Building Blocks in a Certification System for Healthy Leaders and Holistic Organizations – Part 2

Top 20 Problems I’ve Encountered in Organizations

I have real-world personal stories that go with every one of these situations and the questions embedded them. I’ve clustered them according to which of the three volumes in my curriculum I deal with them. I’ll share relevant vignettes when I detail frameworks I found or figured out to understand what had happened and applications for what to do about it.

Problems with Paradigms, Perspectives, and Pathways (Volume #1)

  1. People didn’t seem to realize that their personal assumptions are not necessarily universal truths, or that unexamined assumptions can easily result in potentially harmful actions. What critical thinking skills could counteract this deficiency?
  2. In systems of leadership by dictation, not participation, it seems that people consistently didn’t value those who were different from themselves, and thus didn’t listen to them. What relational teamwork principles and practices were missing?
  3. Why do some people have to have everything easy – even when it’s really a complicated issue – and others always seem to make it complicated when it really could be simplified?
  4. There are times when we think we’re in synch with those we’re partnering with, but it turns out there is only some common language and no common ground. How do we figure out when we only share the same words but they different meanings to us, before that brings on nothing but conflict?
  5. For some people, the conventional learning approach of theory-into-practice doesn’t work because they fail to engage in application. What is it about this pursuit of the “right” theory that too often ends up the goal of follow-through getting lost by the end of that process?
  6. An action-reflection approach to learning uses experience-based knowledge, with lessons sorted out after immersing in the learning environment or event. Why does this so often work for people that the traditional theory-into-practice doesn’t – and which approach is more compatible with the times we live in?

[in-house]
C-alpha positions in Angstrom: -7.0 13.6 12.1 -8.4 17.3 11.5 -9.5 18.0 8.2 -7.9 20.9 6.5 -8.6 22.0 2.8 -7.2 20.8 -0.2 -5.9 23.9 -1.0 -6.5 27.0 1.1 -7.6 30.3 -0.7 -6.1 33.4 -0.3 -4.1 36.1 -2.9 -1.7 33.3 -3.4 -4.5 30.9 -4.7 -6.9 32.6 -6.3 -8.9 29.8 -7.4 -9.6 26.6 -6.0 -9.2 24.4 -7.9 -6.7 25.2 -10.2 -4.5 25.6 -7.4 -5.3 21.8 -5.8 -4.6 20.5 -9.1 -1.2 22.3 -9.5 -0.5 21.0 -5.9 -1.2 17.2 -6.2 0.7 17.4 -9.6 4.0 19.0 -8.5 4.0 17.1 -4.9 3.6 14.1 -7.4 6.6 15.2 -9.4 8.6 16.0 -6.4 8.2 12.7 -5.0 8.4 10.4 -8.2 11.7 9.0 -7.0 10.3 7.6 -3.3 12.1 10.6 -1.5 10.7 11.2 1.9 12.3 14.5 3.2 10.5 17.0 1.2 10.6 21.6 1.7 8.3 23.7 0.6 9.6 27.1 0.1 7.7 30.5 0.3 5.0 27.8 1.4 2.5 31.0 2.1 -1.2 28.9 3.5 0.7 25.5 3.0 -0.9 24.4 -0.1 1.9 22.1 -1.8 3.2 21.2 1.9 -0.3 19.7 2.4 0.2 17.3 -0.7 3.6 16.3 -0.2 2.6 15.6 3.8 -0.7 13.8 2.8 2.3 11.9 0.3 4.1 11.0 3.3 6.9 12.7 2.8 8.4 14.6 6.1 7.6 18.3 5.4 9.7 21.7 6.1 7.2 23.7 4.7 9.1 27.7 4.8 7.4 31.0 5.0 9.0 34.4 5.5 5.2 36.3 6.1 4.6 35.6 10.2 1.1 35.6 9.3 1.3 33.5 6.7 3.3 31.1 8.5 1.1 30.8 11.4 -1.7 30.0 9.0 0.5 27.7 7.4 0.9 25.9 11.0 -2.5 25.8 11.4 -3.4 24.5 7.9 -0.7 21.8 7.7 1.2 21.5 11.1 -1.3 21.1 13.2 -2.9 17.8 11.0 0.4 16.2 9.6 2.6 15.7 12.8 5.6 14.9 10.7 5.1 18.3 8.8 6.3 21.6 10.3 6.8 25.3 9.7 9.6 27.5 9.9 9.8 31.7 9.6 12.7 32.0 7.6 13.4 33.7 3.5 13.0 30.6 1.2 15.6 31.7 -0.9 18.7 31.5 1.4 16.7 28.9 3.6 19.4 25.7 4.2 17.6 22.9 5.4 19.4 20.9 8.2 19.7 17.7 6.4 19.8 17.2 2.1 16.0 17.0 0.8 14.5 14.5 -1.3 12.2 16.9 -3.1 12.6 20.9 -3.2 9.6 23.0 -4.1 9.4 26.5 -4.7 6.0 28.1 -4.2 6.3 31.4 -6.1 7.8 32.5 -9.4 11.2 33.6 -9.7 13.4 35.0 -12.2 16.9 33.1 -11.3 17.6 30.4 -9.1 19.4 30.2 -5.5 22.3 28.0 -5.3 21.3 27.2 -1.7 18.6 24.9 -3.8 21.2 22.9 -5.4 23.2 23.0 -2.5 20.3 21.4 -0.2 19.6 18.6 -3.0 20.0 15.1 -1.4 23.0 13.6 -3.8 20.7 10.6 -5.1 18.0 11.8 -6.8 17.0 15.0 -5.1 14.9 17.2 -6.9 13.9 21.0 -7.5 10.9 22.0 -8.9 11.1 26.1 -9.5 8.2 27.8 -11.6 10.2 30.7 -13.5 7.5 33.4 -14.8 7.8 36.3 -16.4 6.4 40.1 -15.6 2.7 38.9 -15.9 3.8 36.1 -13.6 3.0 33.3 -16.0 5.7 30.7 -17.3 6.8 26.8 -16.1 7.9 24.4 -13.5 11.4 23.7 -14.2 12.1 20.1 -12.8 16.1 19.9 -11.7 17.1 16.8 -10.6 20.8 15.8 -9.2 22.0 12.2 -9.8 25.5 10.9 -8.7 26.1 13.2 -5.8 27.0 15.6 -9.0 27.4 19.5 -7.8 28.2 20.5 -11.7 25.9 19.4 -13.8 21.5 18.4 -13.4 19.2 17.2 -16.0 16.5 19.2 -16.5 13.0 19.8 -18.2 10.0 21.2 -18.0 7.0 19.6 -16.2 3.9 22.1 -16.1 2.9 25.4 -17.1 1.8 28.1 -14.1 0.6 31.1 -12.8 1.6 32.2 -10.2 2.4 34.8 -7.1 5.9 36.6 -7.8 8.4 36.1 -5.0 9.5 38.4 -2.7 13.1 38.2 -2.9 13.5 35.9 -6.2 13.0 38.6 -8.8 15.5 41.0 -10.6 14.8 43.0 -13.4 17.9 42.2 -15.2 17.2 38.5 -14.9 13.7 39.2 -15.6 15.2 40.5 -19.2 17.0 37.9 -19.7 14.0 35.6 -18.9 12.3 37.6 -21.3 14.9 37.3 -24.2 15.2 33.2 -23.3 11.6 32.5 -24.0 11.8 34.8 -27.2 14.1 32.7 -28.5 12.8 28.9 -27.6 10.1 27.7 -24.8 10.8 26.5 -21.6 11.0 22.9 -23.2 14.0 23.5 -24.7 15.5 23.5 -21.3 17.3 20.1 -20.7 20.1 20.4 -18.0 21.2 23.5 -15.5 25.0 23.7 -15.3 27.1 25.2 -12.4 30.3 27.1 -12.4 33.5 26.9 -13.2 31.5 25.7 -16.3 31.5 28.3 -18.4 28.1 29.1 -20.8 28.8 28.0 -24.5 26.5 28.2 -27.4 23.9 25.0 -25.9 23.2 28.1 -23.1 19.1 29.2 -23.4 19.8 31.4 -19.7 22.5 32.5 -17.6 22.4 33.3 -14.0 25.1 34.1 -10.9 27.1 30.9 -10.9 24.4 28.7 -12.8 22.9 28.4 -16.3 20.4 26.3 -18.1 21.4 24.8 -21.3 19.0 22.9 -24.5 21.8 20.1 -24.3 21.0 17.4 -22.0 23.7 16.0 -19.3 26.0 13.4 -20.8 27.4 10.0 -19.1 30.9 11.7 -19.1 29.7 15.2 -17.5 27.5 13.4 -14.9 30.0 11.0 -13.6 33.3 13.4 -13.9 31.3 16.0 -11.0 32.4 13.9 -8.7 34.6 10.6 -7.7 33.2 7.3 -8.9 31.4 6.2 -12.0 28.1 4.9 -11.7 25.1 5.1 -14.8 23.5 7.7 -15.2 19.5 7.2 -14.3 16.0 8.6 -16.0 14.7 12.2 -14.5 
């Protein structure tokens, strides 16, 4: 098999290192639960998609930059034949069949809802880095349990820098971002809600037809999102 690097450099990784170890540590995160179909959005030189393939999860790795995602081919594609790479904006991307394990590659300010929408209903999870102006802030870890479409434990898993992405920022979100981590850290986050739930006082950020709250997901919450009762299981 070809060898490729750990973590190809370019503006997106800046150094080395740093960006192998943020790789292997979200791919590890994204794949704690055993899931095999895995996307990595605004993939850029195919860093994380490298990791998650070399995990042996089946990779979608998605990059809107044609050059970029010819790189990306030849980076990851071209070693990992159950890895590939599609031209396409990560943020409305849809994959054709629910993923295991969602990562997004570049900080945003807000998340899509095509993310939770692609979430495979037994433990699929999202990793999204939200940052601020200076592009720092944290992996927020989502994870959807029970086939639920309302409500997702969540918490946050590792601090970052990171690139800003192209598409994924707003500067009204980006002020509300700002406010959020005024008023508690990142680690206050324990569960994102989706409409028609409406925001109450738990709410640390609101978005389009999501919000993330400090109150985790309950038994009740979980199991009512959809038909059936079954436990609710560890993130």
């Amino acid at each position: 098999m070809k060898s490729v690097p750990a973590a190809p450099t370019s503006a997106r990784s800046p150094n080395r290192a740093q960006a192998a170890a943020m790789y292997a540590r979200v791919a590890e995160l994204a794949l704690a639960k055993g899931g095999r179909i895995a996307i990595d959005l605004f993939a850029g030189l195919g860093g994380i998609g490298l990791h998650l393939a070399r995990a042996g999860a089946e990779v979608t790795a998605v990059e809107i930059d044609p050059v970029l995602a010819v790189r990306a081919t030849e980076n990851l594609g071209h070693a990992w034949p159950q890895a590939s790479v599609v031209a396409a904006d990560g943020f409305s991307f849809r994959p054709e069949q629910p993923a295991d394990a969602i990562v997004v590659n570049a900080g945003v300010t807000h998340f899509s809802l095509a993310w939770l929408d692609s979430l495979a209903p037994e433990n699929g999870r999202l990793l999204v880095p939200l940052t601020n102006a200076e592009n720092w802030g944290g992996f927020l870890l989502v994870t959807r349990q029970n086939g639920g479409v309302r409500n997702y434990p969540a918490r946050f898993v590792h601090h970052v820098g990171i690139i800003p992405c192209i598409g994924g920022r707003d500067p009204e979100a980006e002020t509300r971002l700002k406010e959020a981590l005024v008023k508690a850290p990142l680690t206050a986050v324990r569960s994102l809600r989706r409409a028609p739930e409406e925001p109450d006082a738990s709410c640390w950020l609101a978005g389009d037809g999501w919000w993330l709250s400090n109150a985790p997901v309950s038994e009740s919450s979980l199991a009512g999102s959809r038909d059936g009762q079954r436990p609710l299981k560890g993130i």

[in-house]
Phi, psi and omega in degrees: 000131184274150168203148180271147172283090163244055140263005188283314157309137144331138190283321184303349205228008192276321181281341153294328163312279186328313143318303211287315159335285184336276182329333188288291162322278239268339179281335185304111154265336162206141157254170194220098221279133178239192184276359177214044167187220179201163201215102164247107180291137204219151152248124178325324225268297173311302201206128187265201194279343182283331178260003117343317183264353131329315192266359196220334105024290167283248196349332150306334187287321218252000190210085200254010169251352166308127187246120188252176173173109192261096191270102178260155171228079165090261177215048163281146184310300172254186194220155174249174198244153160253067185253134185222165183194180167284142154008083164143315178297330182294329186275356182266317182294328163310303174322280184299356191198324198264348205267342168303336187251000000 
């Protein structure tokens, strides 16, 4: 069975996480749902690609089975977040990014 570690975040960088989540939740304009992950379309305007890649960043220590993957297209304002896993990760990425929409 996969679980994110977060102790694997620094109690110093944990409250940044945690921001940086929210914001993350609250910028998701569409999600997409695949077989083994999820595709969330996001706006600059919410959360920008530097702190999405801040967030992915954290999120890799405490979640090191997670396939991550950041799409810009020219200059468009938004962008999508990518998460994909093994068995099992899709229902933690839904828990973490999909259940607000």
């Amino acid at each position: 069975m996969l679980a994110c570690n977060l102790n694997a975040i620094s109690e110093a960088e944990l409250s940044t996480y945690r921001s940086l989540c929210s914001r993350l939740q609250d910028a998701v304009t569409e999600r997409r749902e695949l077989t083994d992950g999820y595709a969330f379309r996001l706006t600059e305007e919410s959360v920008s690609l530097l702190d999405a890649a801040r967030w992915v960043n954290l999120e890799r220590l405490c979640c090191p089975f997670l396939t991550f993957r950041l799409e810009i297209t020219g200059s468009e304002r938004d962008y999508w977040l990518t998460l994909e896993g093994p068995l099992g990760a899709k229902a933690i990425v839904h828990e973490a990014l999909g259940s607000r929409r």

Problems with Organizational Strategies and Structures (Volume #2)

  1. How do we figure out what standards to use for participation in a project – especially for leadership roles – when it’s clear that some people aren’t skilled enough yet to lead, others abuse their power when they do lead, and some participants weigh down the project because they’re passive while others are bossy?
  2. We’re all broken to some degree, but there are people who, as leaders, are over-the-top harmful in their attitudes and actions – evil even. What is wrong in the hearts of people who abuse their power and perpetrate evil on others, how did they get into a role of power, and how did they stay there?
  3. Toxic systems seem to linger on, even if the originating leader has gone. Why doesn’t removal of a bad leader automatically fix the organization that they messed up, and how deep do we need to go to reconfigure the organization to get it to healthiness?
  4. I experienced control happening in organizations, regardless of whether there were lots of rules and regulations or not – and regardless of how charismatic the leaders were or weren’t. How is it that control tactics and leader personalities can be so different in different organizations, and yet people still end up so similarly bound up by them?
  5. I experienced control happening in organizations, regardless of whether they were big or small in scale, and where they had a decentralized/flat structure or a centralized/hierarchical one. How is it abusive leaders can take control over such different organizational systems, and how could that potentially be prevented?